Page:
{name: "Cloak", type: "clothing", warmth: 3}
     _.each(newPlayerDefaultItems,function(item) {
       item.player_id = newPlayerId;
       Items.insert(item, {tx: true}); // Doesn't need to be instant as we don't do anything with these new _id values

    Note: the options can also be passed as follows: Players.insert({name: "New player"}, {tx: {instant: true}});. This can be used to avoid potential namespace collisions with other packages that use the same options hash, such as aldeed:collection2. As soon as an options hash is passed as the value for tx (instead of true), this package won't consider any other options except those in the hash.

  5. a. For single actions within a transaction, you can pass a callback function as the next parameter after the options hash. In rare situations you might find you need to pass your callback function explicitly as callback in the options hash. e.g. Posts.remove({_id: post._id}, {instant: true, callback: function (err, res) { console.log(this, err, res); }});. Note: if the callback functions fired on individual actions (in either a single-action, auto-committed transaction or a tx.start() ... tx.commit() block) make changes to collections, these will NOT be undoable as part of the transaction.

    b. A callback can also be passed as the parameter of the commit function, as follows: tx.commit(function(err, res) { console.log(this, err, res); });. In the callback: err is a Meteor.Error when the transaction is unsuccessful (and res will be false); if the transaction was successful, res takes the value(s) of the new _id for transactions that contain insert operations (a single string if there was one insert or an object with arrays of strings indexed by collection name if there were multiple inserts), or true for transactions comprising only updates and removes; res will be false if the transaction was rolled back; in the callback function context, this is an object of the form {transaction_id: <transaction_id>, writes: <an object containing all inserts, updates and removes>} (writes is not set for unsuccessful transactions). If you want the commit function to actually throw errors, rather than swallow them and pass them to the callback, set tx.rethrowCommitError = true; (false by default); or, for individual transactions, pass rethrowCommitError: true in the options hash when starting a transaction.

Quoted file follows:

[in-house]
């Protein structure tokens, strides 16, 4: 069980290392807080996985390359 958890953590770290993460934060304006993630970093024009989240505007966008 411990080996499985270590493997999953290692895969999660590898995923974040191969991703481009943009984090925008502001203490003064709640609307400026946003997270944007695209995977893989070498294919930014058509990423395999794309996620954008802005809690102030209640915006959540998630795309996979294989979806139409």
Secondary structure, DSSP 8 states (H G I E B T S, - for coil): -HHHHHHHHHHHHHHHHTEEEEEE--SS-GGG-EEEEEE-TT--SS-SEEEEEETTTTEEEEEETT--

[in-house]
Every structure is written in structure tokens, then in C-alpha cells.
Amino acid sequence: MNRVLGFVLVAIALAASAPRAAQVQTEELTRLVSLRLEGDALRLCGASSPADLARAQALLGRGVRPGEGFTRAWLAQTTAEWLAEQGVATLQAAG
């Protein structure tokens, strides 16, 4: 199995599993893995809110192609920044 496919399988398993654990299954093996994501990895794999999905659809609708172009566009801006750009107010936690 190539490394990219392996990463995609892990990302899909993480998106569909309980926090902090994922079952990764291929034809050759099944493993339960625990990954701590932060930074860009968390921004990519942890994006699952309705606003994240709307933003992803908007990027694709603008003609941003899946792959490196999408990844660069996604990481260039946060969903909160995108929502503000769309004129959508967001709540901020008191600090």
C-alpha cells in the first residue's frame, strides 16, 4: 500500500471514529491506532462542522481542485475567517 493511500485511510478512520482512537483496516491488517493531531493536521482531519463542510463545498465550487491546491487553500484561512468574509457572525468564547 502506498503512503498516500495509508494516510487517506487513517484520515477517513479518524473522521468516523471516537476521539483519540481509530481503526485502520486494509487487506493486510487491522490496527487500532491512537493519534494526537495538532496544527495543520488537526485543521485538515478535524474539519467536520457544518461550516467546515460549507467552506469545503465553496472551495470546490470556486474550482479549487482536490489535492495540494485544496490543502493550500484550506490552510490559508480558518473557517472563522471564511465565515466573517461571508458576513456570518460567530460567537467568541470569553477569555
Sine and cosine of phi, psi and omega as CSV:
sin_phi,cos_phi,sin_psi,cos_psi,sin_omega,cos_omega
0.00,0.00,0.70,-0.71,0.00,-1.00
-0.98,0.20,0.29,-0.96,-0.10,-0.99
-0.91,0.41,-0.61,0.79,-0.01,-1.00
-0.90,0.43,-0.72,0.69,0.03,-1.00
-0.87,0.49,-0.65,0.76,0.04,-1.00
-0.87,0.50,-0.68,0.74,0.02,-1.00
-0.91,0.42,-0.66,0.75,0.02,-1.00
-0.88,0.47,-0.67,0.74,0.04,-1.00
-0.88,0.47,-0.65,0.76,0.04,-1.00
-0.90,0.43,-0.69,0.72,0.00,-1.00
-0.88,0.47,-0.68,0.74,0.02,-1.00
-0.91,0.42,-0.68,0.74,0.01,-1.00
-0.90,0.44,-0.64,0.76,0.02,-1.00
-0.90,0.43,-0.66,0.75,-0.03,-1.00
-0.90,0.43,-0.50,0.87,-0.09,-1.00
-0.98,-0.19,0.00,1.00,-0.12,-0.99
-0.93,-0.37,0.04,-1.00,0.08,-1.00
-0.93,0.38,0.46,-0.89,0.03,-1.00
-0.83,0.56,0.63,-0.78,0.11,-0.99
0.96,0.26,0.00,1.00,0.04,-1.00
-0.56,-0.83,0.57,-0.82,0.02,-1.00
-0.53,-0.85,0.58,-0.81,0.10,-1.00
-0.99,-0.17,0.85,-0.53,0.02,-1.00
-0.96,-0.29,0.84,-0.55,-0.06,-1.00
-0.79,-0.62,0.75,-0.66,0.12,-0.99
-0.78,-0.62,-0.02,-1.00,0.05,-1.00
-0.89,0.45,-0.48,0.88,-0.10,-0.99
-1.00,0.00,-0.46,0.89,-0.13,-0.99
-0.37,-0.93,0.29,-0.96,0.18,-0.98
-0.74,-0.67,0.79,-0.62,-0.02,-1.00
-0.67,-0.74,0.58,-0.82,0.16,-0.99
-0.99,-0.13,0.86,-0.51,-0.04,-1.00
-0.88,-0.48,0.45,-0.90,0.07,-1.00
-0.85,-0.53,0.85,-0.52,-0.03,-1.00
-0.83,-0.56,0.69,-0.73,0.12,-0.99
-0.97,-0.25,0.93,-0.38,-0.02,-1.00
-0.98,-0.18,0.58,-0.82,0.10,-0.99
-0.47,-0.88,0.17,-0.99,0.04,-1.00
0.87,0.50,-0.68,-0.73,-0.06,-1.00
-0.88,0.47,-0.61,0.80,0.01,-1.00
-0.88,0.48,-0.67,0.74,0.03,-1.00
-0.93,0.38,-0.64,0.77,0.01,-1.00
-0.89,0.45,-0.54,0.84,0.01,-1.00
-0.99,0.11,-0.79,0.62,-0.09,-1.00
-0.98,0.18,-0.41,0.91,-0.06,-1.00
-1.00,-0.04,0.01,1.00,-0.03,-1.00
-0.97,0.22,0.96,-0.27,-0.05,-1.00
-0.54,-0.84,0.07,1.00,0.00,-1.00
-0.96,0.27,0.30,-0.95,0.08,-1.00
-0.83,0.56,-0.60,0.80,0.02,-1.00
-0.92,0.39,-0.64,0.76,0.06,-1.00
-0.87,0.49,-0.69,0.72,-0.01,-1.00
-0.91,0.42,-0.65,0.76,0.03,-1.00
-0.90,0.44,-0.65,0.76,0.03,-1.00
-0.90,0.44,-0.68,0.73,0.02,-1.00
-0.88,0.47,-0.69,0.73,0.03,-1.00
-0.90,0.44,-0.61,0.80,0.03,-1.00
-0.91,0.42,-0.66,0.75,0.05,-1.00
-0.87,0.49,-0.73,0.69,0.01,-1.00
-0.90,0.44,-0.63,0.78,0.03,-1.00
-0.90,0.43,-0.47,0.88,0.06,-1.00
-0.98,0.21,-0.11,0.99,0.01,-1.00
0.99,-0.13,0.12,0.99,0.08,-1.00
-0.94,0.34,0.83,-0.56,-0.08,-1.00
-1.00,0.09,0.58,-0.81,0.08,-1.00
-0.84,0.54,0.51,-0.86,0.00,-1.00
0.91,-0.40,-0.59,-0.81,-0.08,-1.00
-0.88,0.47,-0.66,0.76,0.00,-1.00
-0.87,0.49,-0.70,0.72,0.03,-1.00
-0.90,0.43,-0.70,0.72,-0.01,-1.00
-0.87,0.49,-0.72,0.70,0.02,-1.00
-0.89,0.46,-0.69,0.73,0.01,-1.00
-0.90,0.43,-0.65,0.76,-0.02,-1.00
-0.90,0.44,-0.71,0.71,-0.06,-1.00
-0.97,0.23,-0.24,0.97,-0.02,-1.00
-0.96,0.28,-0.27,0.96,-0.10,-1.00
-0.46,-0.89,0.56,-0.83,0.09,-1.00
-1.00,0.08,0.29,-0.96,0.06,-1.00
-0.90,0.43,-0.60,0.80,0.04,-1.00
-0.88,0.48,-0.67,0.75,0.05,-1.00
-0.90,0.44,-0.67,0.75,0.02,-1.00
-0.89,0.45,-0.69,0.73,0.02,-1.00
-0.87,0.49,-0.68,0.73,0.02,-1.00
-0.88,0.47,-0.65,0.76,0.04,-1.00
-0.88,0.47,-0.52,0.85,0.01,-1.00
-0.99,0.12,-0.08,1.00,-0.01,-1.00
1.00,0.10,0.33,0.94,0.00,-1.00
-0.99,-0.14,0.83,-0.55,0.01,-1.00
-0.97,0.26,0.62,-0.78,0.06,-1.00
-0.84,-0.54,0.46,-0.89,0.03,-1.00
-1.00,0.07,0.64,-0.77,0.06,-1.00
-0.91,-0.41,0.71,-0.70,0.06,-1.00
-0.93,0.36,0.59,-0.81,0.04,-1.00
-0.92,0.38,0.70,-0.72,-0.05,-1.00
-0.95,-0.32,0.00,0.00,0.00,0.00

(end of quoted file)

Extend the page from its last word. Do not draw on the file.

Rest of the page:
6. Another option is overridePermissionCheck: Posts.remove({_id: post_id}, {tx: true, overridePermissionCheck: true});. This can be used when your generic tx.checkPermission function is a little over-zealous. Be sure to wrap your transaction calls in some other permission check logic if you're going to overridePermissionCheck. This option only works on the server, for obvious reasons.

  7. If you want to do custom filtering of the tx.Transactions collection in some admin view, you'll probably want to record some context for each transaction. A context field is added to each transaction record and should be a JSON object. By default, we add context: {}, but you can set a custom context in a few different ways.